By Carmen Tomfohrde
I am writing to reflect on my transition from the part-time Master of Arts in English Studies (MAES) to a full-time PhD in the School of English at HKU.
As a part-time student in the MAES, I disciplined my full-time job as the developer of a learning resources center to a curt nine to five. On school nights, I boarded the bus from Mong Kok to HKU before rush-hour traffic clogged the arteries of Nathan Road. I relished the MAES evening classes in travel writing, cultural semiotics, the politics of English, global fictions, postcolonial representations, and world Modernism, and the dissertation gave me my first taste of pursuing a previously unexplored research topic full-throttle.
My weekends and free evenings were consumed with turning research into essays. During the weekdays, my full-time job had several points of contact with the MAES. The curatorial aspect of developing a library for a theological seminary required intensive research and collaboration with professors and academic advisors, and the cross-cultural and theoretical aspects of the MAES benefitted my performance of working with a translation group and a multi-language publications company.
Life was blasting along with adrenaline and intensity, and I was thoroughly enjoying myself. Everything changed in a split second when two months into the MAES, I slipped on a banana peel. Unlike the pristine yellow bell curves featured in sitcoms and cartoons, this banana peel was a mashed-up mottled brown slug, camouflaged in the shadows on the brick sidewalk outside the Tai Po bus terminus as I hustled home from evening classes. I vacated the scene by ambulance, having apparently dislocated my knee.
During the first semester of the MAES, I hobbled to campus on crutches, weighed down by a backpack of books. In the second semester, I wore surgical masks while rehabilitating my knee on exercise bikes in physiotherapy. Six months of physiotherapy and the conflicting advice of three orthopaedic doctors prompted me to invest in a bicycle as a long-term alternative to surgery.
Near the start of the third semester, I was left alone at the start line of my first cycling race, when I failed to lock my shoe into the pedal and the lead peloton sprinted away. I’d blundered into a highly professional sport as a complete novice. My most pungent memories of Tai Po involve the whisper of wheels as I spun along on damp roads in the quiet, cool and humid air before sunrise. It was cycling that pushed me outside of my comfort zone and motivated me to study Cantonese, and through it I assimilated more deeply into Hong Kong.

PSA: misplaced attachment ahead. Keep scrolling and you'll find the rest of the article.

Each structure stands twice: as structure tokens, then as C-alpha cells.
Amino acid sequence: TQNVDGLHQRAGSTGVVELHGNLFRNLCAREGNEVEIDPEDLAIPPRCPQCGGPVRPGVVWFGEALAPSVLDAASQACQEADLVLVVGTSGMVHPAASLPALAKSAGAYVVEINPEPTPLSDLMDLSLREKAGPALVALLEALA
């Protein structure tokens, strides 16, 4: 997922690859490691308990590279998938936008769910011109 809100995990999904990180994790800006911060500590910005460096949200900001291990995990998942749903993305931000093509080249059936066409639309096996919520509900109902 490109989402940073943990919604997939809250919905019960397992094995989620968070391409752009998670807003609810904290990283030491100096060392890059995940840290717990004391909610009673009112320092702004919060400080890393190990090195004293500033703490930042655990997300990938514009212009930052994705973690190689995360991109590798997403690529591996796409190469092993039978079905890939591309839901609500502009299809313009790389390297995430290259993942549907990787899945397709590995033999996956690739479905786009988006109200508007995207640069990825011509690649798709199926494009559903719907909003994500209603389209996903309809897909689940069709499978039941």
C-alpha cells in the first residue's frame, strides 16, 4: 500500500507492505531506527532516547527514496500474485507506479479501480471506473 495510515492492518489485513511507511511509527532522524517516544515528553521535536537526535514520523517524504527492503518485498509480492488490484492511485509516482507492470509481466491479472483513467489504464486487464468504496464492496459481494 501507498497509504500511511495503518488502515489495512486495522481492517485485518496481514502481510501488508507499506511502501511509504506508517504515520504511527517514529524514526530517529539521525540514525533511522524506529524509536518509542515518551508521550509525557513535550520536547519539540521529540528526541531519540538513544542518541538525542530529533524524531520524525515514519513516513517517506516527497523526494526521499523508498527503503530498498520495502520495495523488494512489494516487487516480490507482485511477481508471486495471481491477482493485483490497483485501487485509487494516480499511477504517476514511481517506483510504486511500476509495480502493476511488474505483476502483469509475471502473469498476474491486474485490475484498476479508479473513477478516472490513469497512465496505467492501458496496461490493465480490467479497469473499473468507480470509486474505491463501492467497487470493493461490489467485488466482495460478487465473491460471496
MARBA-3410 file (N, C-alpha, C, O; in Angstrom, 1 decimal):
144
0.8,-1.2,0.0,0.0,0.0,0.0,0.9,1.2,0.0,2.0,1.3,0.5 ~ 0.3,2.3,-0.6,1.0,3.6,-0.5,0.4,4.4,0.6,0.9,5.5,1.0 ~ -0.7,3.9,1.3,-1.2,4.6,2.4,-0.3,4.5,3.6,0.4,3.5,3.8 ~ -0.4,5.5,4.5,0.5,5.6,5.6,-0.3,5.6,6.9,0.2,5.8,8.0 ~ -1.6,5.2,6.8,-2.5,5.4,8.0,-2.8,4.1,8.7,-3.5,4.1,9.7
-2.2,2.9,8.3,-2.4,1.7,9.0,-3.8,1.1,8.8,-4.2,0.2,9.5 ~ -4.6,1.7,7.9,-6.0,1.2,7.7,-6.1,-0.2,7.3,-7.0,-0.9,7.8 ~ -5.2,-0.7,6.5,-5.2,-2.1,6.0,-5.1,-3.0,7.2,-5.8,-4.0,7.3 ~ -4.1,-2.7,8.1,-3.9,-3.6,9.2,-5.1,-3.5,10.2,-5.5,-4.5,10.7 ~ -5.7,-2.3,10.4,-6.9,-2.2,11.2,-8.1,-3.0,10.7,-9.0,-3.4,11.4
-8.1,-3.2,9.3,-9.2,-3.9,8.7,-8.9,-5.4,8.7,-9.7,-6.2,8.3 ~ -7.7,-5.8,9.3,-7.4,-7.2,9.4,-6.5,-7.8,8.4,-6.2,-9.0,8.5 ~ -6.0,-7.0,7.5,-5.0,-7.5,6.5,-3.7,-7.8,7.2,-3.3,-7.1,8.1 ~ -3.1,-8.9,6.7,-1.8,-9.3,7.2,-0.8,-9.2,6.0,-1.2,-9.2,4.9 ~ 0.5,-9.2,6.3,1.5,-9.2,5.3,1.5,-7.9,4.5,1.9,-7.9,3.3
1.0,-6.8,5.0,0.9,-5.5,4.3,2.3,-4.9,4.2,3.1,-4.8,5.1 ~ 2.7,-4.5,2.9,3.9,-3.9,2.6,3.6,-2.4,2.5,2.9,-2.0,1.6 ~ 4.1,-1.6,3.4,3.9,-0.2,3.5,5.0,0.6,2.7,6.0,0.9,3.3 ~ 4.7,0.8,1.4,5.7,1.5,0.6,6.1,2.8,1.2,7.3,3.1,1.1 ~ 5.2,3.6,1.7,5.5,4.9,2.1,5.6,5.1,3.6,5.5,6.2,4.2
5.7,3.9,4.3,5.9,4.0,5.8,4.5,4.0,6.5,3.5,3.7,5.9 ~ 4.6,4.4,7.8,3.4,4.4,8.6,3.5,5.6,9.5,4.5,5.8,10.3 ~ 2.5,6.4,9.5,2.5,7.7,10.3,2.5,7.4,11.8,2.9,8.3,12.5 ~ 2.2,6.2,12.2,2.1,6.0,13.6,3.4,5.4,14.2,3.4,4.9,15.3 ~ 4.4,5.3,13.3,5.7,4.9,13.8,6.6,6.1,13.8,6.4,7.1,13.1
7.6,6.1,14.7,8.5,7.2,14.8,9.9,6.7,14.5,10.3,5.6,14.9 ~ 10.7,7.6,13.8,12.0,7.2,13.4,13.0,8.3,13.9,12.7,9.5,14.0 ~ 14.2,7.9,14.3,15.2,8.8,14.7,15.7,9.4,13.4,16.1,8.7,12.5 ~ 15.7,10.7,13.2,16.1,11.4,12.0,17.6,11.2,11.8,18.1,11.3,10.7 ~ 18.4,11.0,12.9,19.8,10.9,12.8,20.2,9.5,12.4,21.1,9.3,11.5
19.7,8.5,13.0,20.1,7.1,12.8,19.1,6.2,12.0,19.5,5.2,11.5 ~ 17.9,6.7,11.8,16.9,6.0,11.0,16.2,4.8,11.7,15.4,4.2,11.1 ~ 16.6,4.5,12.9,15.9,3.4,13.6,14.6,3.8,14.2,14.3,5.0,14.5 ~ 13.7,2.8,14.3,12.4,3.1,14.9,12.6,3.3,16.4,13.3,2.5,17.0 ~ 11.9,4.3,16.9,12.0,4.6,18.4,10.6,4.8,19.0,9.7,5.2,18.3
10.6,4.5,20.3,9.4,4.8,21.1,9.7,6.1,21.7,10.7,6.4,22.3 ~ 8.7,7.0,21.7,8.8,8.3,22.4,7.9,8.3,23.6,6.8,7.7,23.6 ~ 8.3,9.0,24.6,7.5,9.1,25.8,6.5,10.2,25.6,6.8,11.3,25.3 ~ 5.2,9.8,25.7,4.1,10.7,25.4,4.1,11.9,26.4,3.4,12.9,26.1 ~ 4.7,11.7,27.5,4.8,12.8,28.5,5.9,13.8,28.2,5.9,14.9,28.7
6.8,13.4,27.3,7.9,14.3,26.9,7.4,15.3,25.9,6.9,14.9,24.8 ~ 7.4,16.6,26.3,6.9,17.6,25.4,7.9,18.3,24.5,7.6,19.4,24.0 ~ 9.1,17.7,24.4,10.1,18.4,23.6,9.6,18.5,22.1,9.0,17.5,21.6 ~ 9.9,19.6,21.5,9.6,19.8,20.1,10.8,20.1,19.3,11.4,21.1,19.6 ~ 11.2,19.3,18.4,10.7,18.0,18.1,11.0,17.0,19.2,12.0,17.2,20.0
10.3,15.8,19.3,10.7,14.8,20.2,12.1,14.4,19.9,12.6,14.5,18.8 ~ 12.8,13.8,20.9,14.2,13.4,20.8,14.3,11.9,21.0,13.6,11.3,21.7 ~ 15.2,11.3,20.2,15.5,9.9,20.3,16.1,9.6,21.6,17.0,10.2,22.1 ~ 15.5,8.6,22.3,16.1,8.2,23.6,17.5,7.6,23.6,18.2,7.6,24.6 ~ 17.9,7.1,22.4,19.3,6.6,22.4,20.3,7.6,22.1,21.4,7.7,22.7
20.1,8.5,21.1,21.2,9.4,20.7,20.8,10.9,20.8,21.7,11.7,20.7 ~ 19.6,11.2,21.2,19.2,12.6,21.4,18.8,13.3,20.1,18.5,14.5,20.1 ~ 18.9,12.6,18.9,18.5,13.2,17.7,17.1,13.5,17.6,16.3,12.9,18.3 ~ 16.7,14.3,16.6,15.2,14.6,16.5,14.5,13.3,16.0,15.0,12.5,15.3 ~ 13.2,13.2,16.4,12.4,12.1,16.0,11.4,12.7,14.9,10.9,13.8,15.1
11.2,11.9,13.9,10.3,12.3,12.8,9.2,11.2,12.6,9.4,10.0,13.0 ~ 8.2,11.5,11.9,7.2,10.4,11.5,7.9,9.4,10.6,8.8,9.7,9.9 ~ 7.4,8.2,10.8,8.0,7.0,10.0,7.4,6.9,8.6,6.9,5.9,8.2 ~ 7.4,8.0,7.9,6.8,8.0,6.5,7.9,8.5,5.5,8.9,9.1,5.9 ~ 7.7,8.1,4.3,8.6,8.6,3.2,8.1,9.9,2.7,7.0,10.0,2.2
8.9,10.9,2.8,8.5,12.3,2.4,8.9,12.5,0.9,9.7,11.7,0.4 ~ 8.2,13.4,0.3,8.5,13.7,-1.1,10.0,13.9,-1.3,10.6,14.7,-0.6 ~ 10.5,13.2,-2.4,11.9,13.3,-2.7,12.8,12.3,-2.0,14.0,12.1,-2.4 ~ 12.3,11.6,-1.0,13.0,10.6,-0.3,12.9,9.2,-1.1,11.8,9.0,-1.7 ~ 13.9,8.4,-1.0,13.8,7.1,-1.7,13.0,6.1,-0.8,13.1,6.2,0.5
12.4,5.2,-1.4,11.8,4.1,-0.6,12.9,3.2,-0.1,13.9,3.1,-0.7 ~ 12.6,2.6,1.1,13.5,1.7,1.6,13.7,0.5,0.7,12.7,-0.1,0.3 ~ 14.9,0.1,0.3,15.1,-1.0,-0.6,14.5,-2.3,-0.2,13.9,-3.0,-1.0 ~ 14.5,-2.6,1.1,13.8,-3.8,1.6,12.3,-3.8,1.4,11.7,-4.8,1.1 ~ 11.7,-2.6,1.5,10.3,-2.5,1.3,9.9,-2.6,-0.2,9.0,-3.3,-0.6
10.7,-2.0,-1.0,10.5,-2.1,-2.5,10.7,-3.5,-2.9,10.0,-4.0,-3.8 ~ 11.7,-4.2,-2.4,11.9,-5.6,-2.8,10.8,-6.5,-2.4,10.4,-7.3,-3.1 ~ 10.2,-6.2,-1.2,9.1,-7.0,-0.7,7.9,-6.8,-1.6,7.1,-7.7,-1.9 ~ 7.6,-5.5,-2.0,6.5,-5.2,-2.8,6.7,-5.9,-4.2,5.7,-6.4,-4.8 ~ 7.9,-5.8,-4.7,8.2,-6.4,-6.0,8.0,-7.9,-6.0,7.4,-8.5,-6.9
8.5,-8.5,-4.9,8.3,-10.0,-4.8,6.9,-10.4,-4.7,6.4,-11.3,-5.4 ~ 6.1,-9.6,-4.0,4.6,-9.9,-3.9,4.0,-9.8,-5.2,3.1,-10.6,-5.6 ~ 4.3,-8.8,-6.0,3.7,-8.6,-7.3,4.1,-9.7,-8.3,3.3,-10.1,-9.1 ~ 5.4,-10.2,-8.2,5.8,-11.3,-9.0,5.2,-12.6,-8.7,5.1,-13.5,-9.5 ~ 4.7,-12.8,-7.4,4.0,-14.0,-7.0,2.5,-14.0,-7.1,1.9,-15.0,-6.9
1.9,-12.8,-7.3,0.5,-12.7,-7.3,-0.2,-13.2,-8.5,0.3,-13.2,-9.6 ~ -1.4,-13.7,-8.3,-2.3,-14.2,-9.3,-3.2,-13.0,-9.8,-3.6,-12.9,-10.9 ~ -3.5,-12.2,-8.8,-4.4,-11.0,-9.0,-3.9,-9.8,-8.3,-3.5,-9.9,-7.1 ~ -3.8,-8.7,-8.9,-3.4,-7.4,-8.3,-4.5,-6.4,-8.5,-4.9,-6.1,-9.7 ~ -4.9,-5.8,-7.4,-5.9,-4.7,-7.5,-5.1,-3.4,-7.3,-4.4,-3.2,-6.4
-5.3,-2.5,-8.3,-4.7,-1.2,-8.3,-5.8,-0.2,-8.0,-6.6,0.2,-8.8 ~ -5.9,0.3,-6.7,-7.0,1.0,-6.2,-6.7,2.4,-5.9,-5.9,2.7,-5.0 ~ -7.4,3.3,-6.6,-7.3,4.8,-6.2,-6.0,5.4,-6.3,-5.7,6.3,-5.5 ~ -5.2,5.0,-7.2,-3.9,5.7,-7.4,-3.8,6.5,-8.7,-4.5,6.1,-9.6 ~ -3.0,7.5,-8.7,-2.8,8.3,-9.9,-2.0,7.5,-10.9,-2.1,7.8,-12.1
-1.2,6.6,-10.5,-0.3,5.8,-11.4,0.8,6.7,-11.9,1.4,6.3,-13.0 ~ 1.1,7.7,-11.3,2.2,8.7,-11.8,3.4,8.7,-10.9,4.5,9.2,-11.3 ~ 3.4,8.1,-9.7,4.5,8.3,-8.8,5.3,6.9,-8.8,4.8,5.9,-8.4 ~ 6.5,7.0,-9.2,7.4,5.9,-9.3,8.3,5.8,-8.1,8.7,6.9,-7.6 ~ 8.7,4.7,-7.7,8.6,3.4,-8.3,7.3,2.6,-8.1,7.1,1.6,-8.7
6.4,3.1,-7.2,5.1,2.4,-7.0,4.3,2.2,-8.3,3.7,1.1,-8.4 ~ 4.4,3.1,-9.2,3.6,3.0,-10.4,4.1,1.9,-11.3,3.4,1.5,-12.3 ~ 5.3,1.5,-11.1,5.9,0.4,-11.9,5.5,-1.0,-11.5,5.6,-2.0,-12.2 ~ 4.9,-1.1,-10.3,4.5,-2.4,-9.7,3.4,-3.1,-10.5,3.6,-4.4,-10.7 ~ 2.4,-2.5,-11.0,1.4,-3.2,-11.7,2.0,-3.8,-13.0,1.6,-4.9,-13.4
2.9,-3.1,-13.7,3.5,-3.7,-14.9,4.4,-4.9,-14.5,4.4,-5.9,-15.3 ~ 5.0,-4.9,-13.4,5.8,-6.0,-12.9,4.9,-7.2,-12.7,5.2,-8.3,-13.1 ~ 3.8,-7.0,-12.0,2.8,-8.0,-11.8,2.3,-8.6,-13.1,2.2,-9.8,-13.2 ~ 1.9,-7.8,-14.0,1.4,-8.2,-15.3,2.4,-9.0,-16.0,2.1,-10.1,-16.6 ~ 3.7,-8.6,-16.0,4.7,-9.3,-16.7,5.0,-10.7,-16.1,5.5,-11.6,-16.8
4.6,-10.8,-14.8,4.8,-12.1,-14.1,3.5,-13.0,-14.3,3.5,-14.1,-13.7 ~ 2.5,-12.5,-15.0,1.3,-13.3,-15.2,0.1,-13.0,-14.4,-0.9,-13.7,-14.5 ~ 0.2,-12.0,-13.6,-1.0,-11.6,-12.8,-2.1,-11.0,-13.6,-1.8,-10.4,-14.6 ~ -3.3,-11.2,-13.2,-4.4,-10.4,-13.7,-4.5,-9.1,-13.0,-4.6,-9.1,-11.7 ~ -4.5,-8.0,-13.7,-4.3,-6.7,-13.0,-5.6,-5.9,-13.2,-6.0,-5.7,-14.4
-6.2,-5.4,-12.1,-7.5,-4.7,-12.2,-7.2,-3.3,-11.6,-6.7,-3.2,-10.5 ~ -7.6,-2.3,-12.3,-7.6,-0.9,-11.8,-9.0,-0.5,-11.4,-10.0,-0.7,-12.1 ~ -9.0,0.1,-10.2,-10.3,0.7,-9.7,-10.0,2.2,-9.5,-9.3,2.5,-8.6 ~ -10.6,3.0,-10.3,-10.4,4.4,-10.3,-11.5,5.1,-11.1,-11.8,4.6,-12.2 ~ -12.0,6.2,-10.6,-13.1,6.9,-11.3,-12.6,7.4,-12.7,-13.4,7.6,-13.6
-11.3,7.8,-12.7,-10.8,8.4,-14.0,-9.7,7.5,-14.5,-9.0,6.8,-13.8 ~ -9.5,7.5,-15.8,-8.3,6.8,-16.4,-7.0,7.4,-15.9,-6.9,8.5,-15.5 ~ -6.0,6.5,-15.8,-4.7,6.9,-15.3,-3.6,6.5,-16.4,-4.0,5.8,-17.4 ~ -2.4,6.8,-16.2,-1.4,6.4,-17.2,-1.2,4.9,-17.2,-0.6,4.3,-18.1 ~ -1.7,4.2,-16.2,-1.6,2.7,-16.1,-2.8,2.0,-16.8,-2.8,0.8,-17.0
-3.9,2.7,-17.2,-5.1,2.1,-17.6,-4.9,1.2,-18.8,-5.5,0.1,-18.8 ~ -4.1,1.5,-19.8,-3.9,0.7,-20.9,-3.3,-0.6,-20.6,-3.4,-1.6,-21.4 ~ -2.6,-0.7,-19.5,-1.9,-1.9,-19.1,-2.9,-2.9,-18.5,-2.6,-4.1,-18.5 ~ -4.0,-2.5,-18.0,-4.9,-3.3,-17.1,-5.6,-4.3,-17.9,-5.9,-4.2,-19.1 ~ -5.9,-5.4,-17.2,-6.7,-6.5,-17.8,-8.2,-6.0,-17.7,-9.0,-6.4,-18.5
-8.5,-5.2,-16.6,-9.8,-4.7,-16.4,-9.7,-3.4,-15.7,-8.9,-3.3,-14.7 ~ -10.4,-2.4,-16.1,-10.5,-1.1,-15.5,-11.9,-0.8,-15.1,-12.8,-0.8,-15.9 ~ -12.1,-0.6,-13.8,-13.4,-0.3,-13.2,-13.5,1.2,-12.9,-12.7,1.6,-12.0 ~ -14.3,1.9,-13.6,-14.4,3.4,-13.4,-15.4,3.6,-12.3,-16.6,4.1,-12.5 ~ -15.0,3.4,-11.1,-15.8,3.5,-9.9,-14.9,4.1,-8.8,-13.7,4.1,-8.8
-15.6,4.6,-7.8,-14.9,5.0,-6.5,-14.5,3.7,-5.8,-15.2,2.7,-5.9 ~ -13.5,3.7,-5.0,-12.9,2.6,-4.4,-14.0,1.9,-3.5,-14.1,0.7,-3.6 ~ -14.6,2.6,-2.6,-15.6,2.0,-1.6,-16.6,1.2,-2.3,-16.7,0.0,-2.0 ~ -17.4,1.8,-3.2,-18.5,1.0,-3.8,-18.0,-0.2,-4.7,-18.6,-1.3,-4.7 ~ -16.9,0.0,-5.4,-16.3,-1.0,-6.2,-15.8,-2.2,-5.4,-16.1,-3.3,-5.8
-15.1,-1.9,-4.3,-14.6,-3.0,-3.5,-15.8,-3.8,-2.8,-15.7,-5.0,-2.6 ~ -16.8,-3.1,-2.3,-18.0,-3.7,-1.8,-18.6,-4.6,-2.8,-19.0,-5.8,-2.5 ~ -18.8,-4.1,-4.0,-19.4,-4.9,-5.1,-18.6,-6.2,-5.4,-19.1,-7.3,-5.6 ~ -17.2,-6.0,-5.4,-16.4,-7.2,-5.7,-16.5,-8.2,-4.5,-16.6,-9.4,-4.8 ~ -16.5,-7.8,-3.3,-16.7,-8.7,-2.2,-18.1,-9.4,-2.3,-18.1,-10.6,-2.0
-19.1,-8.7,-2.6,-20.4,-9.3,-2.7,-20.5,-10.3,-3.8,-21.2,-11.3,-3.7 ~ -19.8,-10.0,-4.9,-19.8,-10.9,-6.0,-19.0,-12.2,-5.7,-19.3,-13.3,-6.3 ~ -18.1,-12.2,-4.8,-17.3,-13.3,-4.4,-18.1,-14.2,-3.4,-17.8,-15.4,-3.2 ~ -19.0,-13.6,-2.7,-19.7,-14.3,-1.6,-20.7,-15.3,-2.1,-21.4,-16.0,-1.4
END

When I graduated from the MAES, my friends gushed congratulations that I would now “have my life back.” While I appreciated their kindness, I felt disappointed that a meaningful part of my life had ended. I put my energy into my job, and into evening Cantonese classes. I spent more than a year testing my commitment to various leads for PhD research. I found my topic by following my appetites, excavating leads until I found a topic that provoked more questions the more I read, and promised to challenge me while adding meaningful new insights to the academic field. Because I so thoroughly enjoyed the MAES, I was honored to accept an opportunity to return to the HKU School of English. It has so far proved to be a very hospitable germinating environment for my current research, under the expert supervision of Professor Heim.
Despite knowing it is physically impractical to responsibly pursue knowledge from multiple academic fields in serious depth, I can’t help chasing down the contact points of my topic with other disciplines. Keeping an attitude of interdisciplinary integration not only gives me something to talk about with a vast array of other people, but also sharpens my research and keeps me conscious of its relevance to the external world. As a full-time student, I have enjoyed the opportunity to drop in on relevant lectures hosted by other departments, in addition to seminars, a reading group, and a conference in the school of English. In addition, living in campus housing has introduced me to an interdisciplinary community of peers.
My former boss’s nugget of advice encapsulates the dream life of a PhD student just starting out: “don’t pretend to know more than you do.” I am now able to labor over a more intricate intellectual construction than I could have achieved during the part-time MAES. I have enough time to patiently work through the nuances of my topic, allowing the topic to unfurl its full tangle of complexity and letting it surprise me and expose my wrong assumptions. The new opportunity to give full space and time to this research is an opportunity I do not take for granted, and I look forward to making it matter to Hong Kong and the broader world.